Henry Ford was known for his development of a distinctive type of labor process that involved mass production based on the moving assembly-line techniques operated by semi-skilled labor of the mass worker. Fordist assembly lines were the ultimate expression of the capitalist necessity of achieving a continuous production flow in large-scale industry. “Fordism” incorporated “Taylorism” where Taylor advocated bureaucratization of the shop floor through time and motion study as a means to solve the problems of coordination and reintegration raised by the increasingly complex division of labor. Modernism had become closely linked to capital accumulation through a project of Fordist modernization characterized by rationality, functionality and efficiency. The model of Fordist capitalism and the Taylorist mass production generated a different spatial model of a town that was organized according to the functional needs of the factory. This new model did not follow traditional layouts and the new standardized town generated among other things a crisis in congeniality. The “crisis in Fordism” therefore leads to a crisis in the Fordist town creating social conflicts that drastically reduced the quality of life. The economic, political and ideological dimensions of the crisis crystallized into an explosive mixture. The Pinto had a design flaw that caused it to explode into a fireball when it was hit from behind even at a slow speed. There were hundreds of deaths with the first fatality being a young woman in 1972. The fiery gas-fueled fire and explosion would fatally injure the occupants and destroy the car. The Pinto’s fuel tank would be ruptured by a puncture caused by the rear axle. This would force gas and fumes to be emitted into the interior of the car and at the same time jamming the doors and preventing them from opening.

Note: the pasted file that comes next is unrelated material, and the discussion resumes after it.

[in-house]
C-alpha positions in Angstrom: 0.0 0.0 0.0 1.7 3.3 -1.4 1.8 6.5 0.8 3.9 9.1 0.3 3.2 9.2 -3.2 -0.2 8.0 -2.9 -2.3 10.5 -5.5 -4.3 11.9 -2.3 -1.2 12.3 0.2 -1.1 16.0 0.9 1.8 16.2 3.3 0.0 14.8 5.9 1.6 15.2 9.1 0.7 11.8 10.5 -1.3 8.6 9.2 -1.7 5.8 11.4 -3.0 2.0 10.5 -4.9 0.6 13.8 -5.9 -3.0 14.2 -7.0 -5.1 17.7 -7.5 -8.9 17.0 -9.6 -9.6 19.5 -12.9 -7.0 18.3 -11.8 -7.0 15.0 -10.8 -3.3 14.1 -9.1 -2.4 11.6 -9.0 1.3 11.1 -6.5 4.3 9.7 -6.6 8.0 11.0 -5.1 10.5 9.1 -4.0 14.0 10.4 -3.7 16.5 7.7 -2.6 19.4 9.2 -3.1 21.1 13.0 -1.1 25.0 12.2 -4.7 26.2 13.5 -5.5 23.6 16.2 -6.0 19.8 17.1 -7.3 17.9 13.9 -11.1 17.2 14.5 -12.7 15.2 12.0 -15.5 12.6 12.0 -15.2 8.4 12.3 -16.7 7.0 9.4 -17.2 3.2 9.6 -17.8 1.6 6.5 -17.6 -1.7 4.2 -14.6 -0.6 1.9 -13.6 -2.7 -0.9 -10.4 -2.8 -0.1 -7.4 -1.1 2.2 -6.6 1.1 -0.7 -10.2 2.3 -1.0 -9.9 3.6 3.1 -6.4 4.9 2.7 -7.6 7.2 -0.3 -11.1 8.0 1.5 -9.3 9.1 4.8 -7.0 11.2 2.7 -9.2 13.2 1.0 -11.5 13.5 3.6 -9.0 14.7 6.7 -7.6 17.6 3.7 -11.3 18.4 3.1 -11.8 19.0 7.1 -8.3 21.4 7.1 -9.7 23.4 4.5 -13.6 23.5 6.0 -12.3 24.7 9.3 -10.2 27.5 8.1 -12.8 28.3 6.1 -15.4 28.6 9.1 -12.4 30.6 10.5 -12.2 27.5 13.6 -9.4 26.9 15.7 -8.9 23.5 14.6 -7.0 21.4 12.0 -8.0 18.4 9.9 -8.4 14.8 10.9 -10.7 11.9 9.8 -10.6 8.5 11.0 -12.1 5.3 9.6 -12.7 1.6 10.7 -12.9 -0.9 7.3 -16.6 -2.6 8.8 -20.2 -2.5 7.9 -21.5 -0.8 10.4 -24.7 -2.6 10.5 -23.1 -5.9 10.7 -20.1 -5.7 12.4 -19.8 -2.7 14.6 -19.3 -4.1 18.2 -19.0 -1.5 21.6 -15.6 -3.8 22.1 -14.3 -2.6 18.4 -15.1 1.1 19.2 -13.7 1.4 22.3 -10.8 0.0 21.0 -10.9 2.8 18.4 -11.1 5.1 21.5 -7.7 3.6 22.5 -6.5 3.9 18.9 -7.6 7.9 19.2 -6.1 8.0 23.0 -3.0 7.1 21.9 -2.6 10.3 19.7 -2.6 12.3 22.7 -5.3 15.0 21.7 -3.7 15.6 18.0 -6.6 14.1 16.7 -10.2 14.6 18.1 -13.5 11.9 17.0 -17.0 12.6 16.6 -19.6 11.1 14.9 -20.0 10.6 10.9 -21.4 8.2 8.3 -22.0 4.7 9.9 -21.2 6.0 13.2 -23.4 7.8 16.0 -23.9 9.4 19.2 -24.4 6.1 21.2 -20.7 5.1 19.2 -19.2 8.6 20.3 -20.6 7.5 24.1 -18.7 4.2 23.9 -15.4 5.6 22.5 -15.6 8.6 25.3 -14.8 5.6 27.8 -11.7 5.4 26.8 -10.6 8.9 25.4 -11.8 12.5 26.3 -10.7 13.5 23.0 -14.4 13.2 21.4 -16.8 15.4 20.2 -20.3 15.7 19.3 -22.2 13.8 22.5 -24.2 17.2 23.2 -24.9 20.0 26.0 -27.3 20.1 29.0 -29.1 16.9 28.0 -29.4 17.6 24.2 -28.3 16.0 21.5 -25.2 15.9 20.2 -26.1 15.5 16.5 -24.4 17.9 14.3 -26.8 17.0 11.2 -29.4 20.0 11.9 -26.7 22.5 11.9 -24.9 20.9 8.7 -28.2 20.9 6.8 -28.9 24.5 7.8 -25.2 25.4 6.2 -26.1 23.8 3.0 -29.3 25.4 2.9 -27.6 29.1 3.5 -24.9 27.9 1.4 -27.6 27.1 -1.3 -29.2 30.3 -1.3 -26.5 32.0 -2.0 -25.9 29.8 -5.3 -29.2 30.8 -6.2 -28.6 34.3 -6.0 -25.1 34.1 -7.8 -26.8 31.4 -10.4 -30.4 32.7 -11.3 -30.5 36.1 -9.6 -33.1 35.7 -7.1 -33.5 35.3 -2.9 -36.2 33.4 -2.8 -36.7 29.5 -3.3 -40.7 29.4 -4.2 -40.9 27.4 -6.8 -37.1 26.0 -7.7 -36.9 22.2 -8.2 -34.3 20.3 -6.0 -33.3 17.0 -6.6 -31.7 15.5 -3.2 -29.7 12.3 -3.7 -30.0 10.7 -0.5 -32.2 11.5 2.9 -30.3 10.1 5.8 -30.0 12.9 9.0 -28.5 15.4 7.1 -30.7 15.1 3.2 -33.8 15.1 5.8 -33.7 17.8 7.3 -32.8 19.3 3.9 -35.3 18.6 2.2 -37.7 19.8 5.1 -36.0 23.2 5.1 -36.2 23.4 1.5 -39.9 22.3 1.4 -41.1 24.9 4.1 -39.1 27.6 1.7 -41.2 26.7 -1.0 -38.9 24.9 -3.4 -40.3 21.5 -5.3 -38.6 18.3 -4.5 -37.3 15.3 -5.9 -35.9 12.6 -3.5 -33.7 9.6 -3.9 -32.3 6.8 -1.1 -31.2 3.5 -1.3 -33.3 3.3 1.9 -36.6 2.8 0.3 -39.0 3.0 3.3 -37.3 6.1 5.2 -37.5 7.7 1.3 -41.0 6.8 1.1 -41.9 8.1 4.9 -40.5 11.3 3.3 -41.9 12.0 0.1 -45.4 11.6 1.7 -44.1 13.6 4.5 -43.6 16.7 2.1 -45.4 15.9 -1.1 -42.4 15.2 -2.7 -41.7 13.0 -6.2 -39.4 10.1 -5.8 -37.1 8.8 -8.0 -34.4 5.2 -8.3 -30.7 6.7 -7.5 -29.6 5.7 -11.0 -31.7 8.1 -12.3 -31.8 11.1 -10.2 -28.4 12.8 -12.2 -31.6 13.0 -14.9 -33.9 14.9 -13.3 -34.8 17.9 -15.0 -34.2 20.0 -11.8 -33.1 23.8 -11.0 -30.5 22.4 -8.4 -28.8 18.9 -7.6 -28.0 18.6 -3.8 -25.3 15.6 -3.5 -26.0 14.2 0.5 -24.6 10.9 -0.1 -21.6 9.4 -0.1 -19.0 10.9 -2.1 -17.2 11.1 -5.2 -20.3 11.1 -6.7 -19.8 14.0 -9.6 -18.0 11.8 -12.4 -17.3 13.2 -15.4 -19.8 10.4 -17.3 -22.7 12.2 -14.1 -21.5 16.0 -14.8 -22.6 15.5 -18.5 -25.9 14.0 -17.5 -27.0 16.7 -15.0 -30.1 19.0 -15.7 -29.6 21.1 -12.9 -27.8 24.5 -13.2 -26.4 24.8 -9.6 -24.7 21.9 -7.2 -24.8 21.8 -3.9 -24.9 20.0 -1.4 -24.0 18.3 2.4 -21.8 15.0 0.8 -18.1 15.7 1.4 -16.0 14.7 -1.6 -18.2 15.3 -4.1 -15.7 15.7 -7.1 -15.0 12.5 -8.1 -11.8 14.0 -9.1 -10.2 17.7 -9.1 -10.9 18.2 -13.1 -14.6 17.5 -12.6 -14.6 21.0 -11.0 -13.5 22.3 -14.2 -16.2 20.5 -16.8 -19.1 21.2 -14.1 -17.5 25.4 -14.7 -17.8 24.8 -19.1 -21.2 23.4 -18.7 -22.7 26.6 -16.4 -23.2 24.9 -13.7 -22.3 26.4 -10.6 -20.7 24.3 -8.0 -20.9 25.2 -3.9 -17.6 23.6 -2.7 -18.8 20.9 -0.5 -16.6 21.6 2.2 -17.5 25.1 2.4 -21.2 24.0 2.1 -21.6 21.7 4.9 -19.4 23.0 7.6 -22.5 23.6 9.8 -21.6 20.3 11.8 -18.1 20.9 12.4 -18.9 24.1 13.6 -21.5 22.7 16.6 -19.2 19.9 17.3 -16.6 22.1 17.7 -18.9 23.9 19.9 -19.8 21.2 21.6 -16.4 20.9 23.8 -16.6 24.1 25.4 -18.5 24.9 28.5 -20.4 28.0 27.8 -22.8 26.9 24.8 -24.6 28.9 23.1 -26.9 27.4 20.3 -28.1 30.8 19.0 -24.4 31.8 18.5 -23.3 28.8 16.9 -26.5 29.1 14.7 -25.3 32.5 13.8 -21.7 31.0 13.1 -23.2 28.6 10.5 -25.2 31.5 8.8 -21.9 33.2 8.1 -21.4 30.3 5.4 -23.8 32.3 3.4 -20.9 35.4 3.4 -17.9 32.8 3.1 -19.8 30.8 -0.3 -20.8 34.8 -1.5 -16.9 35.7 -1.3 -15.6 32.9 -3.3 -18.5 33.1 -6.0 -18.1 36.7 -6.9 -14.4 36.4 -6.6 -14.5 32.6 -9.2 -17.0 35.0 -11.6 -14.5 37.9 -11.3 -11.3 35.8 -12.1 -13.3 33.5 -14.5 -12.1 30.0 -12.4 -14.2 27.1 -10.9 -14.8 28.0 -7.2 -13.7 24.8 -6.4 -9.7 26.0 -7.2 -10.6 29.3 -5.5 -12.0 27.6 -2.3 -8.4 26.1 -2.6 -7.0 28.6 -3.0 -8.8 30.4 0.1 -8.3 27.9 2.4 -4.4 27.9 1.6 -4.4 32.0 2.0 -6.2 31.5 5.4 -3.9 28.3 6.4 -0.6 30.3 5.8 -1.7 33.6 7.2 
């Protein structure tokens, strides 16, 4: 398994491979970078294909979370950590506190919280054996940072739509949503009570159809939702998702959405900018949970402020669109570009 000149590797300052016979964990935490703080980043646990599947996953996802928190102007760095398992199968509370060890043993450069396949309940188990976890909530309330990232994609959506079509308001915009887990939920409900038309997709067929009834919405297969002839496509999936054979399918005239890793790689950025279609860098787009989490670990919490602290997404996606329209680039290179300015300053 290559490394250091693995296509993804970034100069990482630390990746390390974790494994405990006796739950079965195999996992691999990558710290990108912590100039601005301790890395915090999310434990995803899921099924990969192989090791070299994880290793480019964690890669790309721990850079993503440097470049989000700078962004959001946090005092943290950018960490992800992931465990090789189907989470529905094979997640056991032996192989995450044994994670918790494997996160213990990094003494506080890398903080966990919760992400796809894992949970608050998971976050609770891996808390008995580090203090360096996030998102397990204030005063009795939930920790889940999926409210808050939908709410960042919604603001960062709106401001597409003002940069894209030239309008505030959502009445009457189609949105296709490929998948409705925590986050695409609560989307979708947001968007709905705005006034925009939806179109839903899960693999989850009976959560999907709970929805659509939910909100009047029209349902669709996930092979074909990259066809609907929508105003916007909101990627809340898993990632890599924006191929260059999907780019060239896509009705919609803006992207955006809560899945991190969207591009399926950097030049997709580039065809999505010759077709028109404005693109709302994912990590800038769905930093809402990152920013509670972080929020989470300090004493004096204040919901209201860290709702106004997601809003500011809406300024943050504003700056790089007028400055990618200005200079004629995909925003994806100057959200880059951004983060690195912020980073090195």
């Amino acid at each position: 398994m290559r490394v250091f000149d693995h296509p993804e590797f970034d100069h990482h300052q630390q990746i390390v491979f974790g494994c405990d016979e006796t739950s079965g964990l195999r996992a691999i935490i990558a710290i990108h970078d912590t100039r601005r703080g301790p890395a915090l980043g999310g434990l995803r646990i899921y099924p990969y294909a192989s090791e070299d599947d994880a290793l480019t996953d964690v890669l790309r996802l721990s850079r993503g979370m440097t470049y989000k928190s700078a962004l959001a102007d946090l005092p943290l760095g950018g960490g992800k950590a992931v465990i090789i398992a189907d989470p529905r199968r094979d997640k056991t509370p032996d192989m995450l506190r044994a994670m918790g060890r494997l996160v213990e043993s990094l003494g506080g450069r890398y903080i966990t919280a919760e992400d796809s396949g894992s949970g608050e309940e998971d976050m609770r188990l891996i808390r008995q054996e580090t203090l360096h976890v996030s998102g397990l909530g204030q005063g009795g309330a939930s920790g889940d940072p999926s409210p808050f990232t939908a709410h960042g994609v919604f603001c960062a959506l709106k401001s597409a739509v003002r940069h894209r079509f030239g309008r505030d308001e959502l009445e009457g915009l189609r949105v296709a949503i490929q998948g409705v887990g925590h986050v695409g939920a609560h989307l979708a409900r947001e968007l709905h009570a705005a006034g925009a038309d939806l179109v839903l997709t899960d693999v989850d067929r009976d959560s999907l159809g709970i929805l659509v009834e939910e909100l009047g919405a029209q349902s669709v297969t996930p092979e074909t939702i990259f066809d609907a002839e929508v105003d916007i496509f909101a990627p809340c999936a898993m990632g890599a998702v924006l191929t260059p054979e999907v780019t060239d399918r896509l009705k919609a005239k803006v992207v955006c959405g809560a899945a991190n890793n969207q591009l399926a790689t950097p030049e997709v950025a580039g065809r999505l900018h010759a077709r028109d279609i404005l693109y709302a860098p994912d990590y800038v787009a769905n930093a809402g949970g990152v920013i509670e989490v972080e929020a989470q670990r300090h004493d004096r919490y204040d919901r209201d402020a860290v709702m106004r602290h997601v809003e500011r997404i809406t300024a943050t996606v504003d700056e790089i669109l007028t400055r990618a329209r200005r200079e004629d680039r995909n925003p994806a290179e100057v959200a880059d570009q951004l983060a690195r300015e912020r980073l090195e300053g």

The Double Illusion of the Mystic Linguistic Event is in one-fifth scale, which is a standard scale that automotive designers work with for prototypes. Starting with a digital file, the image of the car was translated to polygonal data generating a wire frame model. A three-dimensional foam pattern was milled on a five-axis mill from the digital file maintaining all of its polygonal geometry. The facets created by the polygons conjured up images of a jewel, a precious stone. The car rests on a round polished brass plated plinth not unlike the full scale rotating platform display bases used in international auto shows that herald the new concept car. Sometimes objects can be read as images, they project their image onto us as we project onto them at the same time, thus an image screen is formed where they meet. The Double Illusion of the Mystic Linguistic Event reflects itself and endlessly returns into an infinite prism of exploded and faceted images that may evoke beauty as much as noise. 

The Family Affair series was scanned and sized at roughly 8 x 10. The name “Ford” in each Pinto ad was removed and then sepia-toned to prompt nostalgia for the old west with horses, dirt and leather. Ford was the father of many things, and was located historically within the birth of Modernism. The death of the father, the family, the town, all suggest that the consumerist and patriarchal patterns of Modernism and popular culture are deeply woven into the fabric of our culture. As Catherine Liu said: “it looks rather humble next to the Ford Expedition, whose bloated body lumbers into the twenty-first century, not on the light swift feet of a wild pony metaphor, but rather on the dreams of a new and improved heroic project of discovery and conquest.”